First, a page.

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I need help proving that this problem is decidable in polynomial-time:

Input: a 3CNF formula with more than one clause.

Question: can the formula be divided into two satisfiable 3CNF formulas ?

Example: given the formula:

(x1 or not(x2) or x3) and (x1 or x2 or x3) and (not(x1) or not(x2) or not(x3))

the answer is "yes", as we can divide into these two satisfiable 3CNF formulas:

  1. (x1 or not(x2) or x3) and (x1 or x2 or x3)
  2. (not(x1) or not(x2) or not(x3))
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    $\begingroup$ Crossposted from SO. $\endgroup$
    – Raphael
    Jul 13 '12 at 14:21
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    $\begingroup$ Is this a homework? $\endgroup$ Jul 13 '12 at 19:20
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    $\begingroup$ Welcome to cstheory, a Q&A site for research-level questions in theoretical computer science (TCS). Your question does not appear to be a research-level question in TCS. Please see the FAQ for more information on what is meant by this and suggestions for sites that might welcome your question. Finally, if your question is closed for being out of scope, and you believe you can edit the question to make it a research-level question, please feel free to do so. Closing is not permanent and questions can be reopened, check the FAQ for more information. $\endgroup$
    – Kaveh
    Jul 14 '12 at 3:58
  • $\begingroup$ Please add some context/background/motivation for the question if you think the question is a research-level question and in Theoretical Computer Science's scope. For general level questions please consider posting on Computer Science. $\endgroup$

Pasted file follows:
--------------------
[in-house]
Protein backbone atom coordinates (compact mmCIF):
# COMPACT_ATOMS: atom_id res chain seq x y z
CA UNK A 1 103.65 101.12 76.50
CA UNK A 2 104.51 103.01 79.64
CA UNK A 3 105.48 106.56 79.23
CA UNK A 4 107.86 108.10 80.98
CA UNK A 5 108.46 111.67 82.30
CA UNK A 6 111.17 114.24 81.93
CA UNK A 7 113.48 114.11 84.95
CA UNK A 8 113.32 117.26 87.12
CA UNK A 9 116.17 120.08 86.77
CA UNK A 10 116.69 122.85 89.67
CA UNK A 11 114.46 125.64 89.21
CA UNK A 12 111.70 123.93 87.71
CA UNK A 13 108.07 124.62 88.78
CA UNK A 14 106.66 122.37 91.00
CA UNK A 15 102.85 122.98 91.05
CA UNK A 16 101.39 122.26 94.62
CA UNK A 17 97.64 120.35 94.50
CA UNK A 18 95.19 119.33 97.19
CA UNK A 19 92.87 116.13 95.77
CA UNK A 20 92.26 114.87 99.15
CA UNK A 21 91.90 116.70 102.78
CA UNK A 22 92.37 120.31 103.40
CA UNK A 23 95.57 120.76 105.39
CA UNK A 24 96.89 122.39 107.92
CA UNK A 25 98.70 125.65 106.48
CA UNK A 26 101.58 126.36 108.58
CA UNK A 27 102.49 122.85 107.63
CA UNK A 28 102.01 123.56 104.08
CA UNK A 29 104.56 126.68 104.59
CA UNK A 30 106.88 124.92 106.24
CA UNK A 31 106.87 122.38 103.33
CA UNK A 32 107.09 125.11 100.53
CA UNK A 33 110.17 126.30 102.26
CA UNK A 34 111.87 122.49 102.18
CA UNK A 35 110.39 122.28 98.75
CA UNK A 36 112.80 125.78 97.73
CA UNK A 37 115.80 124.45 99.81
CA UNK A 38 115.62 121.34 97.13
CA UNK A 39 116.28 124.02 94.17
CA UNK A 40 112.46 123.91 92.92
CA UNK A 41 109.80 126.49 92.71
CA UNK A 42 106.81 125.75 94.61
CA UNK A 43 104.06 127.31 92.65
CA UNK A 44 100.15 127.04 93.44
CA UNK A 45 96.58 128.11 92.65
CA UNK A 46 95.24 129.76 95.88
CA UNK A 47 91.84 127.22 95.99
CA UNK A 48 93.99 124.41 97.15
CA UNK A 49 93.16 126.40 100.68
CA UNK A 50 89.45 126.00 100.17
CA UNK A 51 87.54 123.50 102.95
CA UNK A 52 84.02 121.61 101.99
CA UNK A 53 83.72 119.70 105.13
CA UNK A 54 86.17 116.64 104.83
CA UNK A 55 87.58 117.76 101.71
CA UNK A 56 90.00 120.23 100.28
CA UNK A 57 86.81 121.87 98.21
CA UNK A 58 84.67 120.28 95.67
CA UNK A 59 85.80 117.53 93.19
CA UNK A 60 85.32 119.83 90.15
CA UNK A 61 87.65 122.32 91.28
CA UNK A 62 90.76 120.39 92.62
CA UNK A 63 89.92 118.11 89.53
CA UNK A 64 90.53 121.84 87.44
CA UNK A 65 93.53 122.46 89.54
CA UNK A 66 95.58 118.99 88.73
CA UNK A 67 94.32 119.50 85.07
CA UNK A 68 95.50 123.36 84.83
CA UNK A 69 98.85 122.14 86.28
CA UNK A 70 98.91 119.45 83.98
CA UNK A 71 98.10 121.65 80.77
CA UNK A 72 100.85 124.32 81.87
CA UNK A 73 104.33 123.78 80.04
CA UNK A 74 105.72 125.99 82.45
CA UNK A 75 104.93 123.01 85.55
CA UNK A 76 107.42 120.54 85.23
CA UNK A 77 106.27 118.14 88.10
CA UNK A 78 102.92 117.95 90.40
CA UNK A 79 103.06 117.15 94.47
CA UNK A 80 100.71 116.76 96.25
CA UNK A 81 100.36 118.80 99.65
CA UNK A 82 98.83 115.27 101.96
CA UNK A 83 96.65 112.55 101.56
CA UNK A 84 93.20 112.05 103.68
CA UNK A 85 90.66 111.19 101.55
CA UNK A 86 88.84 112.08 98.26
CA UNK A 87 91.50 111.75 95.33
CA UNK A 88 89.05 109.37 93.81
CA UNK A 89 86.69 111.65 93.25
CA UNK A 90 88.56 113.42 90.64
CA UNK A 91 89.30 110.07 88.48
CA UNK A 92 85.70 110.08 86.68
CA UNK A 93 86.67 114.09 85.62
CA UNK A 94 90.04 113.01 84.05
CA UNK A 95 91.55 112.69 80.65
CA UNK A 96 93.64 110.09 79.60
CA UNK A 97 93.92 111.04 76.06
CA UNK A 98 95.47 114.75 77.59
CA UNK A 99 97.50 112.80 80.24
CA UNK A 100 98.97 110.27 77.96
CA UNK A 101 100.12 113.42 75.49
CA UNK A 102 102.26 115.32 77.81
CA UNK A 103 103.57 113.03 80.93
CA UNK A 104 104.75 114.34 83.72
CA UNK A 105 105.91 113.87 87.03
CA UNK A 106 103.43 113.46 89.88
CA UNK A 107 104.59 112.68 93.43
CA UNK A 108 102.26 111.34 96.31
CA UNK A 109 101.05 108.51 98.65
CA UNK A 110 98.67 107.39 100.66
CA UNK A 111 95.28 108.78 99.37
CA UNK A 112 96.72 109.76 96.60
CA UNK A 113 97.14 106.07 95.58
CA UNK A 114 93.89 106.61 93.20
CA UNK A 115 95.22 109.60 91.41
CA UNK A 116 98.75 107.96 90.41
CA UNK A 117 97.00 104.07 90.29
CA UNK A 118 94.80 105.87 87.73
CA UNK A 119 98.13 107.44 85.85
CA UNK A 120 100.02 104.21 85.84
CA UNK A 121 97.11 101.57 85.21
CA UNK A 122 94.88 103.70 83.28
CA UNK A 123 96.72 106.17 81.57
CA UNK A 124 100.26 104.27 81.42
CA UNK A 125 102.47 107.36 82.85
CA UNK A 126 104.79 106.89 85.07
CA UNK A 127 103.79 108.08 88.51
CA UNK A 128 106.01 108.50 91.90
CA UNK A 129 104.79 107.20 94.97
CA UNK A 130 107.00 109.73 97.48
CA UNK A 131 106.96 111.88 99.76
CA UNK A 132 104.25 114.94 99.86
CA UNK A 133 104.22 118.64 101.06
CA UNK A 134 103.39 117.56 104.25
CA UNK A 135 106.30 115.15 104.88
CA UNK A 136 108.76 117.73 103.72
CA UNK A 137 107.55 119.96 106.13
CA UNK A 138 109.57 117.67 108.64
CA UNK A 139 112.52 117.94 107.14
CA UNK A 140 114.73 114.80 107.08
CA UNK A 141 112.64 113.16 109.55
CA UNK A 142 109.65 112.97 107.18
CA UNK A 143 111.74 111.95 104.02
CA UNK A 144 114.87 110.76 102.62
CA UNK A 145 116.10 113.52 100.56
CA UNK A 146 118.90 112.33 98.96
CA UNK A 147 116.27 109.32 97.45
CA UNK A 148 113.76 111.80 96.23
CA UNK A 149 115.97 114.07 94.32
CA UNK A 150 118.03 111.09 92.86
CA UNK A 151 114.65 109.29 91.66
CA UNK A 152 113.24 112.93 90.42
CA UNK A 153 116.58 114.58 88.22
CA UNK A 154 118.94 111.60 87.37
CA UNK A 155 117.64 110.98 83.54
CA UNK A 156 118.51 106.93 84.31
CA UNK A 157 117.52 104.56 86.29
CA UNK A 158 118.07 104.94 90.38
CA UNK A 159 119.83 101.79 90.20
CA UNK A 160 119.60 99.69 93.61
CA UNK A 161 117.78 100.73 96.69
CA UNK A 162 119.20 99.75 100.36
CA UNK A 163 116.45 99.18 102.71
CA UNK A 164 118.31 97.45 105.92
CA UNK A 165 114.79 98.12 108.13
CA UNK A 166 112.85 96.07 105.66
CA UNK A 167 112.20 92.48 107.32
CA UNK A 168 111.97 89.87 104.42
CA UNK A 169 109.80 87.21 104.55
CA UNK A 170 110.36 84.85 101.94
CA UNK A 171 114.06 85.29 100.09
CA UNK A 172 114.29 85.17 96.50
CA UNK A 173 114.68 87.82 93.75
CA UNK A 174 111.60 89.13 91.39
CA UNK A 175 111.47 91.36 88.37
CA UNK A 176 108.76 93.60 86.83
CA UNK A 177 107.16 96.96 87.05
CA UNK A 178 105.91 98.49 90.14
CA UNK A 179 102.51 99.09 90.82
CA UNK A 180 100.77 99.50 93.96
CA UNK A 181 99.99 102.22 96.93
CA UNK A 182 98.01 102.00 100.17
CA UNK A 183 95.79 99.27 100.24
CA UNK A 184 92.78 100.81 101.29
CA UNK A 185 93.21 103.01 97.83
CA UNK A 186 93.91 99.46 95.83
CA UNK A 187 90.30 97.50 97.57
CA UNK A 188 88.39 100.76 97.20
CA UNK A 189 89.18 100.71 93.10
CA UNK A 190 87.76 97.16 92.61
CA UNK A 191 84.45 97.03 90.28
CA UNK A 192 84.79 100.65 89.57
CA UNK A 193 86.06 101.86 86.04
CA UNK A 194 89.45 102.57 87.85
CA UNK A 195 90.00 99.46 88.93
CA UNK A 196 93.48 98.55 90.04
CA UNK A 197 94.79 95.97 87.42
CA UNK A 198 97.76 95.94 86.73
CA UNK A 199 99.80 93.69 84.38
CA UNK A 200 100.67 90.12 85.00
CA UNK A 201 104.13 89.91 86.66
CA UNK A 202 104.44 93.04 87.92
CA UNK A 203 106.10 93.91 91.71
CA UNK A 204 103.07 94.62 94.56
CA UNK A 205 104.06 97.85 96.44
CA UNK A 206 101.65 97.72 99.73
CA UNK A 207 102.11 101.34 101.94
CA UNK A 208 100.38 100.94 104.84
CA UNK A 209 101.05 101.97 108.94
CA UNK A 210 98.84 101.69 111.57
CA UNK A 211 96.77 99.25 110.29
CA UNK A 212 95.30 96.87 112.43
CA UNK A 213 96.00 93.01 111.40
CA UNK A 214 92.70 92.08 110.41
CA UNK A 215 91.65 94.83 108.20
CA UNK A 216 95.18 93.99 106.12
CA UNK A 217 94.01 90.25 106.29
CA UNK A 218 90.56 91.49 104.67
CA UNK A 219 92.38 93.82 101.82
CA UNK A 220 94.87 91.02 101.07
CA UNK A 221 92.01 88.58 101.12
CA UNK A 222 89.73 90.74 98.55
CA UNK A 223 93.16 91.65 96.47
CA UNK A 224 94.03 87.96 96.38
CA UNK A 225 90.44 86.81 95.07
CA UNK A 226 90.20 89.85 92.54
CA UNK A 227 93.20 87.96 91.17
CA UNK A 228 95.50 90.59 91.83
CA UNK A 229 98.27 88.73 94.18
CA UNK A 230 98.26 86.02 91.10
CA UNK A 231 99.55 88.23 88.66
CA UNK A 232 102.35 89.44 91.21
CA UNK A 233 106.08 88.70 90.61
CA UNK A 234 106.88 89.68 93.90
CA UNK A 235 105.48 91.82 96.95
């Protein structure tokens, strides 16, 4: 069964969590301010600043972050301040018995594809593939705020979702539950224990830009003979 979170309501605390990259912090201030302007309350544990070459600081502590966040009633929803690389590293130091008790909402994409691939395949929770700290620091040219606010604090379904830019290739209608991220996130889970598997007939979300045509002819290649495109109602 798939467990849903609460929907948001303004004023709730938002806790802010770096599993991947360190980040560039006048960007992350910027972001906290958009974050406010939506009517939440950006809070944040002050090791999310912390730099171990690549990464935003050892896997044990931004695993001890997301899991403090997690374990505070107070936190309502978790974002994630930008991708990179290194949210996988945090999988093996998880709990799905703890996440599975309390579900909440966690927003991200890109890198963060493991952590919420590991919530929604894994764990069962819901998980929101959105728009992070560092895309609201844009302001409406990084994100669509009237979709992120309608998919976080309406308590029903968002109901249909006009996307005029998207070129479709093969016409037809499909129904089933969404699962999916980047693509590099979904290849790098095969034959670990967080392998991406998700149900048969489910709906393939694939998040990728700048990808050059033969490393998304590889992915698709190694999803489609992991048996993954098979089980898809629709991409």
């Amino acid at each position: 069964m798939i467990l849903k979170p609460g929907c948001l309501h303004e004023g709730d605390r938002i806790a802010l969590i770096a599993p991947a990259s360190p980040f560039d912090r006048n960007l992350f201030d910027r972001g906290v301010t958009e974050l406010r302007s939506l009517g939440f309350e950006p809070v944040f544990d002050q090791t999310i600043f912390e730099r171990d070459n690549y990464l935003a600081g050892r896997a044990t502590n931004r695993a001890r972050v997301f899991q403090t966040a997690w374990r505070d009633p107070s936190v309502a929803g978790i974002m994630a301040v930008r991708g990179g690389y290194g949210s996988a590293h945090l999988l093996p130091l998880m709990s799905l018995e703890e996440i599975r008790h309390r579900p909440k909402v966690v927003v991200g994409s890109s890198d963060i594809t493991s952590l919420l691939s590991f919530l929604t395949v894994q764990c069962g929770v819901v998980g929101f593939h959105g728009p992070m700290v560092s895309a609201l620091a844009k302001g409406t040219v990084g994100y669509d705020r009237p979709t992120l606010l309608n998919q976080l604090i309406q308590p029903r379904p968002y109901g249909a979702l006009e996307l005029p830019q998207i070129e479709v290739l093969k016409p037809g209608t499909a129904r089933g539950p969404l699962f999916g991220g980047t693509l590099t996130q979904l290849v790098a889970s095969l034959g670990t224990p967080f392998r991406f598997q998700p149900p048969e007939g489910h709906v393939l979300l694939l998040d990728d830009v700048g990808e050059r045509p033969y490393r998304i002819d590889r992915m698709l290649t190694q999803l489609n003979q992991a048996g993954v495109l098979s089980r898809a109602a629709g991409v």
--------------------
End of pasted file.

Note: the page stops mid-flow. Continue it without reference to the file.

– Kaveh
    Jul 14 '12 at 3:59
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Take a formula $\phi$ in 3-CNF over variables $V=\{v_{i}\}$ and clauses $C=\{c_{j}\}$, and let $A:V\rightarrow \{TRUE,FALSE\}$ be an arbitrarily chosen assignment.

The clauses of $\phi$ can be divided into two categories, those that are satisfied by $A$ and those that aren't. All those that are satisfied have at least one literal that evaluates to $TRUE$, however those that aren't have no such literals. Let $C_{T} = \{c^{T}_{j}\}$ be set of clauses that evaluate to $TRUE$ under $A$, and $C_{F} = \{c^{F}_{j}\}$ be the rest.

Assuming that neither $C_{F}$ nor $C_{T}$ are empty, then $\bigwedge_{j} c^{T}_{j}$ is satisfiable under $A$, and $\bigwedge_{j} c^{F}_{j}$ is satisfiable under $\bar{A}$, the inverse assignment of $A$.

In the trivial cases (thanks to Marzio! q.v. the comments) where either $C_{F} = \emptyset$ or $C_{T} = \emptyset$ any split is valid, with $A$ being a satisfying assignment for both subformula in the first case, and $\bar{A}$ being a satisfying assignment in the second.

These two formula are in 3-CNF, and partition the clauses of $\phi$.

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  • $\begingroup$ thank you for your answer, i would just like to clarify some points to better my understanding: $\endgroup$ Jul 13 '12 at 14:12
  • $\begingroup$ (sorry pressed enter by mistake...) does this mean that we can always find such a partition to satisfiable formulas (and so the answer is always "yes") ? $\endgroup$ Jul 13 '12 at 14:23
  • $\begingroup$ Yep, whatever the truth assignment, you can split the formula. $\endgroup$ Jul 13 '12 at 15:42
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    $\begingroup$ @LukeMathieson: the only trivial cases that must be handled differently is when $A$ is a satisfying assignment for $\phi$ (i.e. all clauses are true) or $A$ doesn't make true any clause at all. In the first case every split is valid, in the second case every split is valid using $\bar{A}$. $\endgroup$ Jul 13 '12 at 16:16
  • $\begingroup$ Hehe, the stupid thing is I thought of this, just failed to actually write it in... (I'll add it for smooth reading). $\endgroup$ Jul 15 '12 at 4:28

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